University of California Los Angeles researchers have determined that mental and physical exercise could boost brain capabilities for individuals who have been diagnosed with schizophrenia, especially young adults. The study was just a small pilot study and further research and medical studies are needed to verify these findings but the results do show promise for brain deficit reductions in those who have schizophrenia. People diagnosed with this mental disorder are typically treated with antipsychotic medications in order to manage the hallucinations and delusions that this disorder can cause, but schizophrenia is also marked by problems in brain function which include social cognition, memory, and even thinking skills. Deficits in information processing and problem solving skills can be crippling for someone with this disease, even more so than some of the other more obvious and well known symptoms.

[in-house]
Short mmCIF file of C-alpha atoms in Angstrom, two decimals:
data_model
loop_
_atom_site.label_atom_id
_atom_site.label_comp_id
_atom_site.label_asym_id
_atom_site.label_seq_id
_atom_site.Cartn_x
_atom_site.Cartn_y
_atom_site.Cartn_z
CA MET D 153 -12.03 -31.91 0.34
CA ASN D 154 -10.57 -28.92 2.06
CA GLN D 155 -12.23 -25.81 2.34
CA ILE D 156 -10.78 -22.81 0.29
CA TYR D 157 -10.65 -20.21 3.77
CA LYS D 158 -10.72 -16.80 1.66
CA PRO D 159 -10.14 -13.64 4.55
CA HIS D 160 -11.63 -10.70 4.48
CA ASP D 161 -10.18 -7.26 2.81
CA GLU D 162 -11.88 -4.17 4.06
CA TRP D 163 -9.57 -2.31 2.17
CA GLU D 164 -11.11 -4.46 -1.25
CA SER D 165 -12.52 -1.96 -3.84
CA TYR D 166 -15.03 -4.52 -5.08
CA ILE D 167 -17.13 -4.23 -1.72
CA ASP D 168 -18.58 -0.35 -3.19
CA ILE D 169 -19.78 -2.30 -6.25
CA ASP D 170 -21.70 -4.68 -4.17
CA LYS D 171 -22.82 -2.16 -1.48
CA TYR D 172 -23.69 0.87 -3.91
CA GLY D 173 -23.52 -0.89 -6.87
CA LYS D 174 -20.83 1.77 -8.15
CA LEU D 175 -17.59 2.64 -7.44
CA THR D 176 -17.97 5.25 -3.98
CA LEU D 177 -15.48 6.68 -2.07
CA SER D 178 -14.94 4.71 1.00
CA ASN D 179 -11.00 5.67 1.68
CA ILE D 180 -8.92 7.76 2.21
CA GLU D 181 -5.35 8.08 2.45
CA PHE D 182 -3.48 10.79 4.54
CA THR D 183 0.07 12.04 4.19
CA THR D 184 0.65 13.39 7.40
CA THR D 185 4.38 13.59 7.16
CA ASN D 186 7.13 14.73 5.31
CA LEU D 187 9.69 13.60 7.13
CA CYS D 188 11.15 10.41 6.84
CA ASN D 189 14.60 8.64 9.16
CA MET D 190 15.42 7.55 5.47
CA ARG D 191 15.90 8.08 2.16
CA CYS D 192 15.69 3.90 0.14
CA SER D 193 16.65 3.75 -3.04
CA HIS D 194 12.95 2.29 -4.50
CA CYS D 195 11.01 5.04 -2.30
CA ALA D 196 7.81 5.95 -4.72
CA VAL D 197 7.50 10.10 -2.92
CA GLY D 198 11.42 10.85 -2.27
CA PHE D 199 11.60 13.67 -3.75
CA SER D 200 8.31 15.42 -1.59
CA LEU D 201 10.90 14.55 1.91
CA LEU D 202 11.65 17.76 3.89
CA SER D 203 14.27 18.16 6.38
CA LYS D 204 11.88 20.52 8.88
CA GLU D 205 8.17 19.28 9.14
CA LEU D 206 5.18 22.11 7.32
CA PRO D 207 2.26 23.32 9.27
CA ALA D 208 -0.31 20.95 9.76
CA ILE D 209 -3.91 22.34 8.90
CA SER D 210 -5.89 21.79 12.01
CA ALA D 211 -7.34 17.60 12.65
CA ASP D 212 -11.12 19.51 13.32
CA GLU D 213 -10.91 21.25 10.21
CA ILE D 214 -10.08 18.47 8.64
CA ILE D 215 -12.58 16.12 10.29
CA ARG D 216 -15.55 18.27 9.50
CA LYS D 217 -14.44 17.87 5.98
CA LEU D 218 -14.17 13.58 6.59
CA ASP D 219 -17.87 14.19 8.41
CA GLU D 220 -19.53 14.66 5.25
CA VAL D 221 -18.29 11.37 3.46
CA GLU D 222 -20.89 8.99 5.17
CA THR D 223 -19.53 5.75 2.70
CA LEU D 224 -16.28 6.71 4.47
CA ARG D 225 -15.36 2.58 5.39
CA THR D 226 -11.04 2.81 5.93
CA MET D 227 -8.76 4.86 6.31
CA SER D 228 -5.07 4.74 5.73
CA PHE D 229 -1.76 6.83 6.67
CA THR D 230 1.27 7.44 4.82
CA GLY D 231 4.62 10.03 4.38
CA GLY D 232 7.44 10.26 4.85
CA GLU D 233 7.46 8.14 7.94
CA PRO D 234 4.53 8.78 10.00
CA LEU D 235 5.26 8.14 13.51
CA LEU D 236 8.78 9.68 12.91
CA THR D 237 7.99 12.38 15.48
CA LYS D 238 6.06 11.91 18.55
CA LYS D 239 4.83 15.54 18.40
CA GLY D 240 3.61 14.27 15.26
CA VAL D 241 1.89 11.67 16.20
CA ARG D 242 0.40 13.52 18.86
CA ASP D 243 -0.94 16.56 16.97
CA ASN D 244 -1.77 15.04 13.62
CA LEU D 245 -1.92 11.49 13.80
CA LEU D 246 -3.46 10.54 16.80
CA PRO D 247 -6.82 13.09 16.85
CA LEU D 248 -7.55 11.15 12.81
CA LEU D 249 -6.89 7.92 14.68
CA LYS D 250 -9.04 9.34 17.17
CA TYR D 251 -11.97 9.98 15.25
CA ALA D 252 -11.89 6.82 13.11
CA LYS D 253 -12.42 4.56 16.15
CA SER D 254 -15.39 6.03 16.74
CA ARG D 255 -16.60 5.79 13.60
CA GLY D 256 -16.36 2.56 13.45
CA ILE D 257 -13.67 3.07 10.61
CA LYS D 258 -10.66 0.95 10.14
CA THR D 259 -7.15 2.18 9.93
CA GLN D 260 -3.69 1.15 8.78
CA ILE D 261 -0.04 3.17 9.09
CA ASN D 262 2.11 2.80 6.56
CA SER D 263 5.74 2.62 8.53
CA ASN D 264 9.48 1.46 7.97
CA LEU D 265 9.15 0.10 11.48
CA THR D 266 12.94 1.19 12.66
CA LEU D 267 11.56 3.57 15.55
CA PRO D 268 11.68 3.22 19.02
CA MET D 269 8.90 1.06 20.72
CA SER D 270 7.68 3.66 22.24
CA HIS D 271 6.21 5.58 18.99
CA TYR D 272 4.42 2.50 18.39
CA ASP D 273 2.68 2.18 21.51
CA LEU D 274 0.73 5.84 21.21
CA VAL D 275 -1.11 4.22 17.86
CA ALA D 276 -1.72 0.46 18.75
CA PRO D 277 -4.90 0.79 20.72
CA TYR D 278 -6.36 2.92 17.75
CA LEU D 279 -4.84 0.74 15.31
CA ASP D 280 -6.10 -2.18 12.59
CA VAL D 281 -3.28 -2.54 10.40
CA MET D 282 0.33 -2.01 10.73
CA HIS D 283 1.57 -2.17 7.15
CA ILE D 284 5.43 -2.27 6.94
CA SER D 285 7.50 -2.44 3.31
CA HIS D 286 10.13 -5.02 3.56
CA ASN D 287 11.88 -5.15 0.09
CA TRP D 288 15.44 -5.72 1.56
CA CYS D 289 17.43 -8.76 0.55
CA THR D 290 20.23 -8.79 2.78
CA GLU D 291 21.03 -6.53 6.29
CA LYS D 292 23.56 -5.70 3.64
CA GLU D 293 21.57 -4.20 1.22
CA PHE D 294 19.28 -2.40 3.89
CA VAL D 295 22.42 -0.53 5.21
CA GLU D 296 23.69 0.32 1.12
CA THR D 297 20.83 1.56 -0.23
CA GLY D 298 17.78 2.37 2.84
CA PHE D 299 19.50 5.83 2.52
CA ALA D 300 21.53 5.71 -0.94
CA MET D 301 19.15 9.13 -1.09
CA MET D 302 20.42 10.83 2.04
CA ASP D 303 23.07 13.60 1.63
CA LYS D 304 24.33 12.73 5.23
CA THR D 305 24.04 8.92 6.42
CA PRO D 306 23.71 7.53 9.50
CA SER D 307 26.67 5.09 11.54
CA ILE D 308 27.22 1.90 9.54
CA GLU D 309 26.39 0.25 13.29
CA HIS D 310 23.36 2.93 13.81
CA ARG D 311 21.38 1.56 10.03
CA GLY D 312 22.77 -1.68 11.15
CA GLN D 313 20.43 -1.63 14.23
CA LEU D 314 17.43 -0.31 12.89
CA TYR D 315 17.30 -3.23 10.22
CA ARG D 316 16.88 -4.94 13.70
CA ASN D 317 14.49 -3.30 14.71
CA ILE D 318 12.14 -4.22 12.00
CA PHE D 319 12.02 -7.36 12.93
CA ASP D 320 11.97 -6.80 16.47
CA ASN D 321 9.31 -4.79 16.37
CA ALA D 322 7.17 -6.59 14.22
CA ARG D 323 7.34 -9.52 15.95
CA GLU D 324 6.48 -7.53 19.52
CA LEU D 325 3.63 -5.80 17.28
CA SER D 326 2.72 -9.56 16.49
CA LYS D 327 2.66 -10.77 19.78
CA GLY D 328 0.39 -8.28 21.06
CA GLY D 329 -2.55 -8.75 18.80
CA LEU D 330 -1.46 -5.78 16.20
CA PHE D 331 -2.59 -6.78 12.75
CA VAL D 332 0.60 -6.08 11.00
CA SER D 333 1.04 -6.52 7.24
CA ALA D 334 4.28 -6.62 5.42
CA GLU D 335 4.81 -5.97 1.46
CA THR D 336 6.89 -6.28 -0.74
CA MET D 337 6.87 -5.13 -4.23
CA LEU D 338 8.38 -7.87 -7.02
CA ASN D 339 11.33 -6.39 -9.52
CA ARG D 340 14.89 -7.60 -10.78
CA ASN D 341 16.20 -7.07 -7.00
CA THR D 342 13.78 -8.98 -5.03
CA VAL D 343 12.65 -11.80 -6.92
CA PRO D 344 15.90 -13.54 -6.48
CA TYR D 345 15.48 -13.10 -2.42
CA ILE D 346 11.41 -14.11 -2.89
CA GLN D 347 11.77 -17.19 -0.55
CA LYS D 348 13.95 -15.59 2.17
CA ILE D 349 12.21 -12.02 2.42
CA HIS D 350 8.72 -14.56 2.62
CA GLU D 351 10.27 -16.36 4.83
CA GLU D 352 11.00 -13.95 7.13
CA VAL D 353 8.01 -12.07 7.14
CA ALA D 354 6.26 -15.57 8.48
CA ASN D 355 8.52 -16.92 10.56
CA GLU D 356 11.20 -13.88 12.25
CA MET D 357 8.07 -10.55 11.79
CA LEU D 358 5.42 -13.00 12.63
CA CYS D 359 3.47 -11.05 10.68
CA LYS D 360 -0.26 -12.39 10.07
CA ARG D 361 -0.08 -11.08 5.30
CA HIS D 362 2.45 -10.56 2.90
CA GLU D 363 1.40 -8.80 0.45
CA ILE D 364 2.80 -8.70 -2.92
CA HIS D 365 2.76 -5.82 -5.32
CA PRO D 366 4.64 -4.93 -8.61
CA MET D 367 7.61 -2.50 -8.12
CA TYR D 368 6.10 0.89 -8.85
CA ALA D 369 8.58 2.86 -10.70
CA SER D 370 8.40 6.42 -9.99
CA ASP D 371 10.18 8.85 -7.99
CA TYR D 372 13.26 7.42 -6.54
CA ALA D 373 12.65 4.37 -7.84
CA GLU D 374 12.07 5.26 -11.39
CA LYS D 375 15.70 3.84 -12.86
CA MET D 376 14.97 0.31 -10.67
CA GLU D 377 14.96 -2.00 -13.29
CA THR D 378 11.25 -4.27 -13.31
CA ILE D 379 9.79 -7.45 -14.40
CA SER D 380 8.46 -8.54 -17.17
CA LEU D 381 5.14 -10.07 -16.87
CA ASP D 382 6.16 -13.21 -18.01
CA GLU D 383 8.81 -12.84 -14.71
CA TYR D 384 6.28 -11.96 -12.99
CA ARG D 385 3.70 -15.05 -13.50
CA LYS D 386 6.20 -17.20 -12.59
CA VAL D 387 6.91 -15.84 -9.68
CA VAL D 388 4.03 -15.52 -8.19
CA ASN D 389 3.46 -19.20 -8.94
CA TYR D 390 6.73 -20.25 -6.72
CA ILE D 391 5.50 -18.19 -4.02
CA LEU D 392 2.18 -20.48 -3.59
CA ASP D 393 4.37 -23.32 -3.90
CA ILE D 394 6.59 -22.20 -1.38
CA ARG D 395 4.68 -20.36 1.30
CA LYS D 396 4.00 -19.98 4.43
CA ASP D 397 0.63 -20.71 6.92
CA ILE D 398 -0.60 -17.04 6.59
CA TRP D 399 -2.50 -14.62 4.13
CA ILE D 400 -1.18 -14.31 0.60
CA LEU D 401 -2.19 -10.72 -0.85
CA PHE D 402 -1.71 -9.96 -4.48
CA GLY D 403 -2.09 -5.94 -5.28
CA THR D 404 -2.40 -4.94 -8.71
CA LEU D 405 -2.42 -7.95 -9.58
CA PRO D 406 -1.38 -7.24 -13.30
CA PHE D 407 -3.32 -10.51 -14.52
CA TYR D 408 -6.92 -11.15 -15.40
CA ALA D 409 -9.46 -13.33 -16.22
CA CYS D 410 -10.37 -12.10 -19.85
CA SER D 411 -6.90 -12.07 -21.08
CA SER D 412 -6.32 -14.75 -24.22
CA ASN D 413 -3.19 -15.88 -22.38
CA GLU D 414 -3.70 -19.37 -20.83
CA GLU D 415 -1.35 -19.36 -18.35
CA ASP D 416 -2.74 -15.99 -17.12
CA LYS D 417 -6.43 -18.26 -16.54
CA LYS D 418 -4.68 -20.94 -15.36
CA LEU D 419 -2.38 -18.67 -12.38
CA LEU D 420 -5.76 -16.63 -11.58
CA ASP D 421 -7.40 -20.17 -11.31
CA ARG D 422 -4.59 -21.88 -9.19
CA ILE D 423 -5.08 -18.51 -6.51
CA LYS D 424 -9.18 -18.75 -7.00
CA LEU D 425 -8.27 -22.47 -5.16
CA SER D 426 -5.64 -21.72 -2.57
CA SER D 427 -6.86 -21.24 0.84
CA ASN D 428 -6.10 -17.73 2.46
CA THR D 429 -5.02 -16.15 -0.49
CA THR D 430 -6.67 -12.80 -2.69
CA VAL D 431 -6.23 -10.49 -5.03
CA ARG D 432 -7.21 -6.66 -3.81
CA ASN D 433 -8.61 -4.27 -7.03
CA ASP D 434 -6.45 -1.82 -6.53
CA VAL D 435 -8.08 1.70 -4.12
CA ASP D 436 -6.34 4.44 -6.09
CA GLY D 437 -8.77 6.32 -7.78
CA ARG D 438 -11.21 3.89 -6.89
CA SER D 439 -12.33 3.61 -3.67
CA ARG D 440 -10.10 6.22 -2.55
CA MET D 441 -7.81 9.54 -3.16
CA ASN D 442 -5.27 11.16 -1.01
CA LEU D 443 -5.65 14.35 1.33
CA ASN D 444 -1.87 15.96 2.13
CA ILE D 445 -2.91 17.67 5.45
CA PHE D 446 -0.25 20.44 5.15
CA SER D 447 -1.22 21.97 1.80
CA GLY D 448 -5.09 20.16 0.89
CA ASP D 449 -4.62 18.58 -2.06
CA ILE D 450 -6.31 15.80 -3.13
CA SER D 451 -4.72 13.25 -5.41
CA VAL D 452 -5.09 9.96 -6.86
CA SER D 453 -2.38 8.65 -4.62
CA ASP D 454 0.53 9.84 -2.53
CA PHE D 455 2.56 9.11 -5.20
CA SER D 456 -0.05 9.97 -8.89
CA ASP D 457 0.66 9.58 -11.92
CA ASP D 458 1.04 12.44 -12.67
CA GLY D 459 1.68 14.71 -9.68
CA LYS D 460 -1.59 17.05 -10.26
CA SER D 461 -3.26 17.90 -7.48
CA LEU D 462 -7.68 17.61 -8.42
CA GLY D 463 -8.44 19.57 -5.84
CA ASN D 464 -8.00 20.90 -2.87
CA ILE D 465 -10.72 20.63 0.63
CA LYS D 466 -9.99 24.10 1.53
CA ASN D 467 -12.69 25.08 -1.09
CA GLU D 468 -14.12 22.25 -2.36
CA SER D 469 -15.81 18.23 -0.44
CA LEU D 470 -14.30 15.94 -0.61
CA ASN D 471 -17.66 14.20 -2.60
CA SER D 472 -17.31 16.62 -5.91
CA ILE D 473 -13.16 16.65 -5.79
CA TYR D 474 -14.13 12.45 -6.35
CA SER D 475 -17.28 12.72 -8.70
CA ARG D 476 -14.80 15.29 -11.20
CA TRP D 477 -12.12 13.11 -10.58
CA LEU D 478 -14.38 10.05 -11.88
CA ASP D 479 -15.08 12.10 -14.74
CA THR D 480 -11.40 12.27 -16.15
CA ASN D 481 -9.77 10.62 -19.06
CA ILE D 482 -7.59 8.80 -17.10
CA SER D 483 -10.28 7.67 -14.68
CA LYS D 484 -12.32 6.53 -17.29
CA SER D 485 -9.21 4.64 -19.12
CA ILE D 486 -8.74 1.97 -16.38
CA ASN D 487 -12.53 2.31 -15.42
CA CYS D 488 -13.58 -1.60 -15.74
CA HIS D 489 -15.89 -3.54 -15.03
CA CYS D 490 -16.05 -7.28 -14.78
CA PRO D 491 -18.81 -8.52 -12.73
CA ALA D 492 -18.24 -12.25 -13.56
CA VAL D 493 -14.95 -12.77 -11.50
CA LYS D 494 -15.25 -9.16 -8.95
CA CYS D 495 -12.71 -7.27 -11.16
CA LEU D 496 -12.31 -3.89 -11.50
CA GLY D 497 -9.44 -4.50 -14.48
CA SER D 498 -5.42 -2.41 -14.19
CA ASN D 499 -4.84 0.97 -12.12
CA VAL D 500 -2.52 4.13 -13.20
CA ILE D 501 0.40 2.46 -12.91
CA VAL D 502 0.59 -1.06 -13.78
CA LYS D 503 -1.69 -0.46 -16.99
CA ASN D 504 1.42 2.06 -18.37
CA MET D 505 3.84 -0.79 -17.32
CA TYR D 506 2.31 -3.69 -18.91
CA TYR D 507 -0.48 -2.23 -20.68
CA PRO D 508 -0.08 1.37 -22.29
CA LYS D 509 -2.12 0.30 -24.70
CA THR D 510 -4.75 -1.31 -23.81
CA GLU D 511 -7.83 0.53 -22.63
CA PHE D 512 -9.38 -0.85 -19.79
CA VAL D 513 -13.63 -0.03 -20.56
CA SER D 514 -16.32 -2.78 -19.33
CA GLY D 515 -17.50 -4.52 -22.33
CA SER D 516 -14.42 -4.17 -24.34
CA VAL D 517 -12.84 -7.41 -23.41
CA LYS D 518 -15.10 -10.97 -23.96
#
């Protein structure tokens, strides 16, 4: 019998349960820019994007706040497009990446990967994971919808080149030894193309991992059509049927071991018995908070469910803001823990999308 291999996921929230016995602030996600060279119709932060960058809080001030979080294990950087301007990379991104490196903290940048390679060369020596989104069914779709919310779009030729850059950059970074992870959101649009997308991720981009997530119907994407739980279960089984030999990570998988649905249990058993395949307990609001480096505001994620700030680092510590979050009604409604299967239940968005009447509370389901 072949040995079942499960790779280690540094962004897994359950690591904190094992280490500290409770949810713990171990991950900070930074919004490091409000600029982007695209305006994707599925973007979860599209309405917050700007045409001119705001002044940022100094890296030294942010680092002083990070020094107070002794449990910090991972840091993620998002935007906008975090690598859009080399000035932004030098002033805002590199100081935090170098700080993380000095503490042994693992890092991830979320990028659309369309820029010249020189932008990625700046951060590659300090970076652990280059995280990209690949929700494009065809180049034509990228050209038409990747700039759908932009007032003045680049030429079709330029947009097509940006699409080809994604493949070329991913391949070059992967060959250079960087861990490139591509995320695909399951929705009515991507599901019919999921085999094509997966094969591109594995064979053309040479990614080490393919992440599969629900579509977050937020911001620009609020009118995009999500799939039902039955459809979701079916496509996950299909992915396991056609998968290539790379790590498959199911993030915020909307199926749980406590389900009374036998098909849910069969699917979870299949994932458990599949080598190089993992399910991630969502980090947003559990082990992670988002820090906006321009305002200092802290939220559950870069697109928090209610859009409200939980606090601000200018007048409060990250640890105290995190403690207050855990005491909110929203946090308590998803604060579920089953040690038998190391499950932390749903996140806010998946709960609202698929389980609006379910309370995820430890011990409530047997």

UCLA’s Semel Institute for Neuroscience and Human Behavior professor Keith Nuechterlein discussed the research on mental and physical exercise on individuals with schizophrenia, explaining the deficits and stating “They tend to be the things that lead people with schizophrenia to go on disability and to become unable to work and to be socially isolated. Families go through a stage almost like mourning because their loved one changes so dramatically.” 1% of the population will be diagnosed with schizophrenia, and previous research has identified PC based brain games as one way to reverse memory deficits. Now researchers have discovered that aerobic exercise can be very beneficial when added to the treatment regimen. According to Semel Institute senior research psychologist Joe Ventura “It’s looking like exercising the body along with the mind has the potential to alter the course of schizophrenia, especially if the treatment is applied early in the disorder.”